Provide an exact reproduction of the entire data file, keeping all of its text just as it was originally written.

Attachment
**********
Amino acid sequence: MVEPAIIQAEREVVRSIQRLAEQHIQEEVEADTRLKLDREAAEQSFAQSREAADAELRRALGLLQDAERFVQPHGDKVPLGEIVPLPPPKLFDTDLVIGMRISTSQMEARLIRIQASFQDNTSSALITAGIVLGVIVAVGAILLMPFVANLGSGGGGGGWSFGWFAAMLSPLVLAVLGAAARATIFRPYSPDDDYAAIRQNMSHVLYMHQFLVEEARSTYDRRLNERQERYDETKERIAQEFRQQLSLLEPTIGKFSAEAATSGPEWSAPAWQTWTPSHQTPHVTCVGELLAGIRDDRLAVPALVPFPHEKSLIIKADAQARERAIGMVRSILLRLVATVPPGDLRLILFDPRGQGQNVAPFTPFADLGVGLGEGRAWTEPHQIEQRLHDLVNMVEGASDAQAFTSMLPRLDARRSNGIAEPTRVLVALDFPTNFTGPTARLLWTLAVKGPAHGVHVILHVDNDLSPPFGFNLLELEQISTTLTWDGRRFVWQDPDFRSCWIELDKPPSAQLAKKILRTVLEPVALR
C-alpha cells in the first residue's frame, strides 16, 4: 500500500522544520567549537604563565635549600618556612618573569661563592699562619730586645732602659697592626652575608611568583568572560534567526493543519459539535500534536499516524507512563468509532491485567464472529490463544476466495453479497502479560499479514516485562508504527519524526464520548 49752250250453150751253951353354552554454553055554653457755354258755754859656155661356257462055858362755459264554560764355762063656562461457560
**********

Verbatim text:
Amino acid sequence: MVEPAIIQAEREVVRSIQRLAEQHIQEEVEADTRLKLDREAAEQSFAQSREAADAELRRALGLLQDAERFVQPHGDKVPLGEIVPLPPPKLFDTDLVIGMRISTSQMEARLIRIQASFQDNTSSALITAGIVLGVIVAVGAILLMPFVANLGSGGGGGGWSFGWFAAMLSPLVLAVLGAAARATIFRPYSPDDDYAAIRQNMSHVLYMHQFLVEEARSTYDRRLNERQERYDETKERIAQEFRQQLSLLEPTIGKFSAEAATSGPEWSAPAWQTWTPSHQTPHVTCVGELLAGIRDDRLAVPALVPFPHEKSLIIKADAQARERAIGMVRSILLRLVATVPPGDLRLILFDPRGQGQNVAPFTPFADLGVGLGEGRAWTEPHQIEQRLHDLVNMVEGASDAQAFTSMLPRLDARRSNGIAEPTRVLVALDFPTNFTGPTARLLWTLAVKGPAHGVHVILHVDNDLSPPFGFNLLELEQISTTLTWDGRRFVWQDPDFRSCWIELDKPPSAQLAKKILRTVLEPVALR
C-alpha cells in the first residue's frame, strides 16, 4: 500500500522544520567549537604563565635549600618556612618573569661563592699562619730586645732602659697592626652575608611568583568572560534567526493543519459539535500534536499516524507512563468509532491485567464472529490463544476466495453479497502479560499479514516485562508504527519524526464520548 49752250250453150751253951353354552554454553055554653457755354258755754859656155661356257462055858362755459264554560764355762063656562461457560